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Cryptocurrency fracas spotlights risks in opaque space

Business Times
10 Oct 2017
Jamie Lee

NEWS this month that at least one cryptocurrency firm has had its Singapore banking account closed has led to whispers that Singapore is unilaterally shutting its doors to cryptocurrency companies.

What the discussion fails to acknowledge is the reality that cryptocurrency firms bear an obvious risk in creating illicit channels for money laundering and terrorism funding, and that in the post-crisis period, the burden of reviewing any suspicious channels is carried with extra caution by financial institutions today.

To recap, Bloomberg first reported that CoinHako, a local cryptocurrency-related firm, said its bank accounts had been shut by DBS, with the start-up telling Bloomberg that it suspects the account closure had to do with anti-money laundering rules, and know-your customer (KYC) requirements. It said it has "gone the extra mile" to meet KYC requirements, though no details were reported.

Singapore's Cryptocurrency and Blockchain Industry Association also told Bloomberg that some 10 companies associated with it had encountered problems with their banking relationships in Singapore, though it is not clear if such problems led to account closures as well.

Anonymous nature

The Monetary Authority of Singapore (MAS) has made public statements more than once that virtual currencies can be exploited for money laundering and terrorism financing risks, due to the anonymous nature of the transactions.

It is not clear exactly why CoinHako's account was closed. But an example elsewhere offers some clues on the risks of money laundering and terrorism financing.

Earlier this year, one of the largest banks in Israel, Bank Leumi, ended its banking relationship with a bitcoin exchange, leading to a court battle that the bank eventually won.

Bank Leumi said while the bitcoin exchange, Bits of Gold, did indeed follow KYC processes, the bank could not determine who receives the cryptocurrency, and the origins of the fiat currency in the banking account.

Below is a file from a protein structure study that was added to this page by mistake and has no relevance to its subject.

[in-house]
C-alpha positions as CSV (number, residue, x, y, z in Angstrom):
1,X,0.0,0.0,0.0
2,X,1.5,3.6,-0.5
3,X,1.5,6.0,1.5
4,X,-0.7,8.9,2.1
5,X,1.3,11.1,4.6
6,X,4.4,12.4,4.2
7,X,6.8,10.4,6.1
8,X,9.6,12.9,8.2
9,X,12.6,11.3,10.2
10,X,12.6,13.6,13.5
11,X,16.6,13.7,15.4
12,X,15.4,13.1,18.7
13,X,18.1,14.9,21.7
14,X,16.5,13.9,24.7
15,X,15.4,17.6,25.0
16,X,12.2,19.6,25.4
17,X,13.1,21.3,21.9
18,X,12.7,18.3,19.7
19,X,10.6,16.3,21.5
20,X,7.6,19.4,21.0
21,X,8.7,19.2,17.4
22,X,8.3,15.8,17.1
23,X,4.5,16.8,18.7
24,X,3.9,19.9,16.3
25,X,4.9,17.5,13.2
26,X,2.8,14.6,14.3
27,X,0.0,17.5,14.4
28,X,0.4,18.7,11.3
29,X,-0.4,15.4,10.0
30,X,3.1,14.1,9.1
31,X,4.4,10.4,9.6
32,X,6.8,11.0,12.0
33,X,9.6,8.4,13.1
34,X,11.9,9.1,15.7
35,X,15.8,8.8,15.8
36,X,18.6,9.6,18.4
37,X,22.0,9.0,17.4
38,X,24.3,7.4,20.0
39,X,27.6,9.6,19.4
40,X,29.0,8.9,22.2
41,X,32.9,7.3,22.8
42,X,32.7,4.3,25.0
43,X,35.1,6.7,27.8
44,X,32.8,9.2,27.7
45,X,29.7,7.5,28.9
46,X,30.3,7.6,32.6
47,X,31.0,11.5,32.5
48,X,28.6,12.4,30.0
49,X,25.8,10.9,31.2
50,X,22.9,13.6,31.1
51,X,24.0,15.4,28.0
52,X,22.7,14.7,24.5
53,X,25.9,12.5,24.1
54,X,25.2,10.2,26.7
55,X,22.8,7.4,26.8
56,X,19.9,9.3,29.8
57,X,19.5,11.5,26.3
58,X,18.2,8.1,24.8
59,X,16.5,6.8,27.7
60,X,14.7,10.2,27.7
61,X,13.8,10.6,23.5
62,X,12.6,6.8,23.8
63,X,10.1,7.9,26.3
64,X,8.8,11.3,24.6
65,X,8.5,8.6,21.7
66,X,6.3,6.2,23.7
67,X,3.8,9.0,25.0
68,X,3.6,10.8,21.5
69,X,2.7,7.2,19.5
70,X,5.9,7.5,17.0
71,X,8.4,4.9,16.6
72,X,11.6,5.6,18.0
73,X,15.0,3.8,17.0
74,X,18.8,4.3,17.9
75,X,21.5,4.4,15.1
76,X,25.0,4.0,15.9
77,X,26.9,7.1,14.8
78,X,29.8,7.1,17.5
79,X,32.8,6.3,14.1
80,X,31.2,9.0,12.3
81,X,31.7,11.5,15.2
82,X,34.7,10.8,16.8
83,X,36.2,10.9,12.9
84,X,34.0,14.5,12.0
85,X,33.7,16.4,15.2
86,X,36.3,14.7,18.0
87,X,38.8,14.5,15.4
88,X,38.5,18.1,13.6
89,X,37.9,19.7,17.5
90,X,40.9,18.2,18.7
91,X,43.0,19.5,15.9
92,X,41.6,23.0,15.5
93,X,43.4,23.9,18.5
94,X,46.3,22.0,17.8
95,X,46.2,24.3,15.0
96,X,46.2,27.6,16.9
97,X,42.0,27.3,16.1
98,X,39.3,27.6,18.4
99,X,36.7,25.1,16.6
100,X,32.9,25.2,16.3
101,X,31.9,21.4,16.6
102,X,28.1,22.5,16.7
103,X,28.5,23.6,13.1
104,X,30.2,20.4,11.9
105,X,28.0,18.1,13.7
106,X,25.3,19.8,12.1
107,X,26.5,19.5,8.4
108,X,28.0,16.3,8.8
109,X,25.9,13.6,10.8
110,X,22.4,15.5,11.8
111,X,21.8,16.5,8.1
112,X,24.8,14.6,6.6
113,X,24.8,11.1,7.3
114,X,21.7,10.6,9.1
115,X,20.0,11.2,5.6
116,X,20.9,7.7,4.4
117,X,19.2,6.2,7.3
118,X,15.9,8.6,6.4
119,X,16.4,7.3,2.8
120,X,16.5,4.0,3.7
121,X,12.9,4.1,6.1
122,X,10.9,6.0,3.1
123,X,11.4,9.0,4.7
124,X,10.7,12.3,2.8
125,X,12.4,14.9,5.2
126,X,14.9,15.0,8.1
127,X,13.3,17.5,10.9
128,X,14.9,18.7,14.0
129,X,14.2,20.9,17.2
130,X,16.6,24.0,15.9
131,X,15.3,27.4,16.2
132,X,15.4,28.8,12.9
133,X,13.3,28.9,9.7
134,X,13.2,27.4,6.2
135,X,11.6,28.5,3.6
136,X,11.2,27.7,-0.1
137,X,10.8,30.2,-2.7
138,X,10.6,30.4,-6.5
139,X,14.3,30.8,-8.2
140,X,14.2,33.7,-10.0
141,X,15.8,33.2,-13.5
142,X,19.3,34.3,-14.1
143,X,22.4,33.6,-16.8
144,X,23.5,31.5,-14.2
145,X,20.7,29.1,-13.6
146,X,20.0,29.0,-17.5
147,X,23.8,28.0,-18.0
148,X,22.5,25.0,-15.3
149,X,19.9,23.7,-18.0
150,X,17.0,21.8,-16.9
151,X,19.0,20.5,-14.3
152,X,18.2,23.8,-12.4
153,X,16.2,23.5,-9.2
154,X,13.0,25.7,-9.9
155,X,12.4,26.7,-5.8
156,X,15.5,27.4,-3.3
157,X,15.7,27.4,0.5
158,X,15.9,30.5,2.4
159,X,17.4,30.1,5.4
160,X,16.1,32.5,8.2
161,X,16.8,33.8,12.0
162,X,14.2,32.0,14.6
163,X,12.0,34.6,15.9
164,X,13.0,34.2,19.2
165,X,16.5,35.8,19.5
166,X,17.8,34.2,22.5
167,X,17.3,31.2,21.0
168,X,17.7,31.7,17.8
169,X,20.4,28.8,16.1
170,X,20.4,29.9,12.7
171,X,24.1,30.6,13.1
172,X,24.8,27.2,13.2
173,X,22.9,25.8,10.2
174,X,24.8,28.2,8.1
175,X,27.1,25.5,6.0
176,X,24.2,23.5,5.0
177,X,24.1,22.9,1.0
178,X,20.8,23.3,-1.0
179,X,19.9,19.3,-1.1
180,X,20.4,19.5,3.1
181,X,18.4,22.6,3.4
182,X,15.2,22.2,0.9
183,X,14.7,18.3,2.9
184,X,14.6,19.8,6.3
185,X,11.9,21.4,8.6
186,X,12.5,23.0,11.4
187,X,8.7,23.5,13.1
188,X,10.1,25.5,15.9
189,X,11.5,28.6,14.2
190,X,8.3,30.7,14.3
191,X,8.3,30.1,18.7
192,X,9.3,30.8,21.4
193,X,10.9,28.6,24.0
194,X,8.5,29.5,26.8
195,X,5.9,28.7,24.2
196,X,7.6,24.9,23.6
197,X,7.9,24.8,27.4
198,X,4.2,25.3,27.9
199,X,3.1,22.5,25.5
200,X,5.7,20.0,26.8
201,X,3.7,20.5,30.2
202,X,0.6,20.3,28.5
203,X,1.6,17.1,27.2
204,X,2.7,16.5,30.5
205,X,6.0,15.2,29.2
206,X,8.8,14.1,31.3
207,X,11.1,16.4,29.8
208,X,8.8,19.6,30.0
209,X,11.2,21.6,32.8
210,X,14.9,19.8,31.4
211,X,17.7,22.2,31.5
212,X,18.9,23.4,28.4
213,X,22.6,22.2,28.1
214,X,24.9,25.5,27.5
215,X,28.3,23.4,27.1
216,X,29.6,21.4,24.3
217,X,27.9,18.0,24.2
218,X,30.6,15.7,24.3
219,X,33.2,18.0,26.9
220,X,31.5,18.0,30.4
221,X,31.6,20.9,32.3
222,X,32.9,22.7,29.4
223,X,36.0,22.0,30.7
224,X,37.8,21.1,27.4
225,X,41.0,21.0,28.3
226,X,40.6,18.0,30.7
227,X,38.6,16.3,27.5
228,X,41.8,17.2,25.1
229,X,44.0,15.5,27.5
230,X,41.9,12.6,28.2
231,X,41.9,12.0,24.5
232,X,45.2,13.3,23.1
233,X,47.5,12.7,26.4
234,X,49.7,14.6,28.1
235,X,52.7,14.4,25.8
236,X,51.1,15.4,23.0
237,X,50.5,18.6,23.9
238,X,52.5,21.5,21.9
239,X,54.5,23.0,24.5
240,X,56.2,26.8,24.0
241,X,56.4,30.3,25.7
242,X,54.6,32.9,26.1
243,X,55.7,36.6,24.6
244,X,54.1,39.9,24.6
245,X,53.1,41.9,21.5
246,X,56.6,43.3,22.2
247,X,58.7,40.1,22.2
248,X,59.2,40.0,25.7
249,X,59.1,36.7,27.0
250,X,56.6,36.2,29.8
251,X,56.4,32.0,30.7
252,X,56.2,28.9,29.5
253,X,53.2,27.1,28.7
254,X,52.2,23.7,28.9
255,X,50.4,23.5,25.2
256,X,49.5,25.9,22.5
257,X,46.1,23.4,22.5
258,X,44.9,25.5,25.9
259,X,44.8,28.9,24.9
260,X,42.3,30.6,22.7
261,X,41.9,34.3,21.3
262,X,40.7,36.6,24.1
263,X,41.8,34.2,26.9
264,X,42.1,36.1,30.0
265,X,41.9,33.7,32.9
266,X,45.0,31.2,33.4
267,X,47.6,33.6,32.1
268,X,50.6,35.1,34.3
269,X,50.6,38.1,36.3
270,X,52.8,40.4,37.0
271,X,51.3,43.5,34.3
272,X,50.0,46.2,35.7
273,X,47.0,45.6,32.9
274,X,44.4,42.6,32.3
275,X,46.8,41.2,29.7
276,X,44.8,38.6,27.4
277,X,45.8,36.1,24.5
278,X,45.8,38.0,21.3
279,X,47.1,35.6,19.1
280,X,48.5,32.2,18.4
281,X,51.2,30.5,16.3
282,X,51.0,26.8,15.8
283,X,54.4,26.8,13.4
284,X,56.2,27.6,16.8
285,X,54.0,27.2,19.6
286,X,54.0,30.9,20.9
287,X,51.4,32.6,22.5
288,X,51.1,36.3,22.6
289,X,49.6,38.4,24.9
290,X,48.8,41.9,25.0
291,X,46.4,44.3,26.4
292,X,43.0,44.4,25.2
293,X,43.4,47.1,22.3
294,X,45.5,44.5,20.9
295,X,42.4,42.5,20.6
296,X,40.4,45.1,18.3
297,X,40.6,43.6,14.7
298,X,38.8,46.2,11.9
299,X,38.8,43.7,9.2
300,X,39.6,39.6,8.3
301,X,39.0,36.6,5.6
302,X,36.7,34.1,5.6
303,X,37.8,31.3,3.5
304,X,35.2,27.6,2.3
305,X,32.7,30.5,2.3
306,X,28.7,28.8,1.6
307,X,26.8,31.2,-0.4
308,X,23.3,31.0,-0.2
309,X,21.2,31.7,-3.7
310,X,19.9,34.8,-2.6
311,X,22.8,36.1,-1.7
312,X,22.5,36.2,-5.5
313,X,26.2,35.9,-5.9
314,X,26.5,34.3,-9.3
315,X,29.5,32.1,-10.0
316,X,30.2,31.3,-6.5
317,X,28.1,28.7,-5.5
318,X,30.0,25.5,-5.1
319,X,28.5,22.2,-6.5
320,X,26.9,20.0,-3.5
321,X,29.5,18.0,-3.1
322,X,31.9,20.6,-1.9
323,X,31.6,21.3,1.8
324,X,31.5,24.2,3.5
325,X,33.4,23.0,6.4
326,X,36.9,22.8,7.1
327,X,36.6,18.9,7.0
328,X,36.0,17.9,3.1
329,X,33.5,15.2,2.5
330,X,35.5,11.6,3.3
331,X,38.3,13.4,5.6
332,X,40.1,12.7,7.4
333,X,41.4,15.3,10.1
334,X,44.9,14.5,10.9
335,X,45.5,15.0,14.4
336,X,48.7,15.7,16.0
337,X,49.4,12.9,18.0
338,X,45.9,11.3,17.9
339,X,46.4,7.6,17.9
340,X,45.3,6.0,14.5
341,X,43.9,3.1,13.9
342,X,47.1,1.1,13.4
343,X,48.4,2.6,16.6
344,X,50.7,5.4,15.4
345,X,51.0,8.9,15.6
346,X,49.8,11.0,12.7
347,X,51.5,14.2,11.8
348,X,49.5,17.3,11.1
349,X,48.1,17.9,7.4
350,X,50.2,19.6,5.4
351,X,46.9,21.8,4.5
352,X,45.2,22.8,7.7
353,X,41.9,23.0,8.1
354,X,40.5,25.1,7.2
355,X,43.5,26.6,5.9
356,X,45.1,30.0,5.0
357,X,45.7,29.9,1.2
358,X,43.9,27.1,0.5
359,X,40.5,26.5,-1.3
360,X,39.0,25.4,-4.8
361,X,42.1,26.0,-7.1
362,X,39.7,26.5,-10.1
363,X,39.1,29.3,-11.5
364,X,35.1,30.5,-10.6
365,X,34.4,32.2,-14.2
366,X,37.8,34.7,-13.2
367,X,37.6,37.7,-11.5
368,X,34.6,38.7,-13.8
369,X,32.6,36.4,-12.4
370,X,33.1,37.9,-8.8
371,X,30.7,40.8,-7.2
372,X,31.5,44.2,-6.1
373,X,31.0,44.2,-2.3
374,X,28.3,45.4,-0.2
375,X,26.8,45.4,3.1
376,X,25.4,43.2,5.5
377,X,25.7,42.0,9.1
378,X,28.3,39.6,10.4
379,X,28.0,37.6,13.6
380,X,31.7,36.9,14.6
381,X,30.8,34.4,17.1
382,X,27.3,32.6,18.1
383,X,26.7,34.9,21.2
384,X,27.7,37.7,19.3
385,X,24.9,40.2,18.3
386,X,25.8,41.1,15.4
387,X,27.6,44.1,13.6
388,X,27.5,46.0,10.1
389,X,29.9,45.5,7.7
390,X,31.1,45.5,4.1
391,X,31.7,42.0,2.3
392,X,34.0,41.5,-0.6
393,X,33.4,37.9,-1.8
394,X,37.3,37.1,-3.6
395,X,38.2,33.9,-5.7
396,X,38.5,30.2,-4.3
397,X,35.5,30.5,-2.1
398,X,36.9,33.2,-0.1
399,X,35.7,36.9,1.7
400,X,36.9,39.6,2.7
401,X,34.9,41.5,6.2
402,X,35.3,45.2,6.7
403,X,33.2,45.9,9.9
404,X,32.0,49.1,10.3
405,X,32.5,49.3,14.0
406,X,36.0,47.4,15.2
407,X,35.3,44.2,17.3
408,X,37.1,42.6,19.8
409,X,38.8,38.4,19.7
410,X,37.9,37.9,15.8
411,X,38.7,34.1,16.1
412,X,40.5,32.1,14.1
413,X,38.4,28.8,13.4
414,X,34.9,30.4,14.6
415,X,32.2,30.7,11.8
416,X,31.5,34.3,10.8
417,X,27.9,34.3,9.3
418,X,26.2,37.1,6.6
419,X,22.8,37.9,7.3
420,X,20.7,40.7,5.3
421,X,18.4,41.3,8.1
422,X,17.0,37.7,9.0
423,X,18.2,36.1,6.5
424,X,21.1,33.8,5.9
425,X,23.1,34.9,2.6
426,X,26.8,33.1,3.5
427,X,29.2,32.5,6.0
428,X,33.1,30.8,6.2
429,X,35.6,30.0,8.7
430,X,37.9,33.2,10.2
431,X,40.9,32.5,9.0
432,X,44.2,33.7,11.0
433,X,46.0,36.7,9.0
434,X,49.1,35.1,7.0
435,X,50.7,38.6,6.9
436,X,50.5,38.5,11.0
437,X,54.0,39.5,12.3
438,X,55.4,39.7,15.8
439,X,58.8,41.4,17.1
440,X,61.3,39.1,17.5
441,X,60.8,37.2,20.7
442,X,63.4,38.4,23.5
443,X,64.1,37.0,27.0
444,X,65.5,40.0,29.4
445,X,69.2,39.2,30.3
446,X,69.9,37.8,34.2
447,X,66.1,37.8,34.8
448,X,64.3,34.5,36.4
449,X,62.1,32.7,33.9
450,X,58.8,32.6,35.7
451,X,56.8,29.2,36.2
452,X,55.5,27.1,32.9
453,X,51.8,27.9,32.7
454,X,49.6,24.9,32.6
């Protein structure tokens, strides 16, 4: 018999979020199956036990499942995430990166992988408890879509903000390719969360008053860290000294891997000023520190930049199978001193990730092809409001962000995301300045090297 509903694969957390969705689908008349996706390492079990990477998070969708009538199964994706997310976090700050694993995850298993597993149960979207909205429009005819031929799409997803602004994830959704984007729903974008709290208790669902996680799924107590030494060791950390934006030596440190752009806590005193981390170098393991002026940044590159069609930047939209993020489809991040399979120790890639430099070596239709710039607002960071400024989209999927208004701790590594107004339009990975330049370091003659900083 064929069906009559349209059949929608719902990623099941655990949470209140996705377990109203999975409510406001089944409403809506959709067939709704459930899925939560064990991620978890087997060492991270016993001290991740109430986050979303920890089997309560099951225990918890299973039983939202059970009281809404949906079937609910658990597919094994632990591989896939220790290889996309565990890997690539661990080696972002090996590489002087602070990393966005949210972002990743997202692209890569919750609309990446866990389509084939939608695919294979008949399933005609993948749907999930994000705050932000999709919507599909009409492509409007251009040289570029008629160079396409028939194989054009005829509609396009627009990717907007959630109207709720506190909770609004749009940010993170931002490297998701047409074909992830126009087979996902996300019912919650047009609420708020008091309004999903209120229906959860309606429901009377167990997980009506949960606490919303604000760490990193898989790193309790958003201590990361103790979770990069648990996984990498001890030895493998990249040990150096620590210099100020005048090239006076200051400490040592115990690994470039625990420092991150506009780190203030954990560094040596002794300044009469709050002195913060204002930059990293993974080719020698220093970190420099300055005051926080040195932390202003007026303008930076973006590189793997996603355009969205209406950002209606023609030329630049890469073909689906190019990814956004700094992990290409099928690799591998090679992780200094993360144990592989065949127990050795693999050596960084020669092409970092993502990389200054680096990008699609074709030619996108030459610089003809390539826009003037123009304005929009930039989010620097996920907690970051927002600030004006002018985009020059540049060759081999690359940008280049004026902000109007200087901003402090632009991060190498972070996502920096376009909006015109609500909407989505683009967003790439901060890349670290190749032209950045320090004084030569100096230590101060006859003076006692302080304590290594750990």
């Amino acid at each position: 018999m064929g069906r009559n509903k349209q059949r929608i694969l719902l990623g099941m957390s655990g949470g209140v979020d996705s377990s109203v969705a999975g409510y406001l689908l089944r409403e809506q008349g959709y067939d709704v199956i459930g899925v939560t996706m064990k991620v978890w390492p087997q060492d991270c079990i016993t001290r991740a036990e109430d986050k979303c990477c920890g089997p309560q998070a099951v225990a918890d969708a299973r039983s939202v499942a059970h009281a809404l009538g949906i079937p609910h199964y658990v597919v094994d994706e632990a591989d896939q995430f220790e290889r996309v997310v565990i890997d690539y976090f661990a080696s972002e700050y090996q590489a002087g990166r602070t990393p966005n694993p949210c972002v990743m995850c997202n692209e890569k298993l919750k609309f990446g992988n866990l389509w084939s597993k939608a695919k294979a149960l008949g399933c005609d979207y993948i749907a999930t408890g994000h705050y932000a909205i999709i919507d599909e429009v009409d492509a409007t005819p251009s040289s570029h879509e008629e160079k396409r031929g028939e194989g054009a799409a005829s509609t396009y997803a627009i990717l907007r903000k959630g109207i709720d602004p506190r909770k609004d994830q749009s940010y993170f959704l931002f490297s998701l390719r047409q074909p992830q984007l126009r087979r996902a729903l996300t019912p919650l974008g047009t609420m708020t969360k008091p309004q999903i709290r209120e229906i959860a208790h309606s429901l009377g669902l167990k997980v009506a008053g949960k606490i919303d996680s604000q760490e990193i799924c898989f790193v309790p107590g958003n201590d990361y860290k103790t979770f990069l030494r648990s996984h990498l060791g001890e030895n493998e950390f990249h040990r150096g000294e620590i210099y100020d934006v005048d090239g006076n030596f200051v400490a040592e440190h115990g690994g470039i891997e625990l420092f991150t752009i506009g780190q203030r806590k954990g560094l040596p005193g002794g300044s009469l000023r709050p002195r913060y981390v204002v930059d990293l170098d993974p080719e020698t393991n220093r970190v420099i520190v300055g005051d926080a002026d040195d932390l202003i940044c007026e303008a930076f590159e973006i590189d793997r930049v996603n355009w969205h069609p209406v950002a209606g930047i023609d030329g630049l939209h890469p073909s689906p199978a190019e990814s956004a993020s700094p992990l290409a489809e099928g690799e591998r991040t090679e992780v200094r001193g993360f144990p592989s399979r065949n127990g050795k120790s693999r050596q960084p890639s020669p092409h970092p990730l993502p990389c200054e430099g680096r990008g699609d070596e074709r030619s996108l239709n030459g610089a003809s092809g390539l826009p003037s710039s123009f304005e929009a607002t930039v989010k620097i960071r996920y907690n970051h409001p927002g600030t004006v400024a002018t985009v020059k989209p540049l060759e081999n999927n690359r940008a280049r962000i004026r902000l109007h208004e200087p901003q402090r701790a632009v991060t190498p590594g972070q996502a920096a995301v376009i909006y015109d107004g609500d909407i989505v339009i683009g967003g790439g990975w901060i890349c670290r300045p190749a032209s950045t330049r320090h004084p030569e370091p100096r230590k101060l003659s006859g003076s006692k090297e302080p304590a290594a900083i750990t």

Bank Leumi further said that hackers had been involved in some of the bitcoin trades linked to Bits of Gold's bank account. (Bits of Gold was not involved in the hacking incidents, and had helped the bank with the investigations.) The court ruled the bank is allowed to shut such accounts effectively on the grounds that the bank is not able to meet its obligations under anti-money laundering laws.

Tighter KYC regulations is a reality for all firms. A small business owner told The Business Times in passing that he was recently queried about a S$150 wire transfer to a city in Malaysia for freelance services. The bank wants to be sure that there is an individual and a legitimate business dealing behind that transaction. Surely, it would not be satisfied with an end recipient represented by a bunch of numbers with no trail leading to an identifiable person.

Dark past

It is also difficult - and unwise - to forget that bitcoin was once synonymous with dark web activity. CNBC reported in August as well that criminals are now dropping bitcoin in favour of other digital currencies, such as monero and ethereum.

To be quite clear, it is not BT's argument here that cryptocurrency platforms are therefore engaging in illegal activity. It is also possible cryptocurrency players would try their utmost to identify any illicit flows.

But the very nature of the anonymised flows that they deal with, make such efforts futile, even with the most optimistic reading of intentions. And the reasoning of them just operating a dumb pipe - a channel that only operates as a conduit for any kind of funds - is not kosher in this era of heightened regulations.

Perhaps cryptocurrency platforms are hopeful that the MAS, which is working on a new payment services regulatory framework, may touch on ways to address such platforms' unique risks. But one reckons such hopes should be tempered with a dose of realism. No regulator in the world is going to be partial to fund flows from places that may be operating in the shadows.

Despite the start-up buzz, when it comes to today's regulation over illicit activities, there are no rainbows and unicorns.

Source: Business Times © Singapore Press Holdings Ltd. Permission required for reproduction.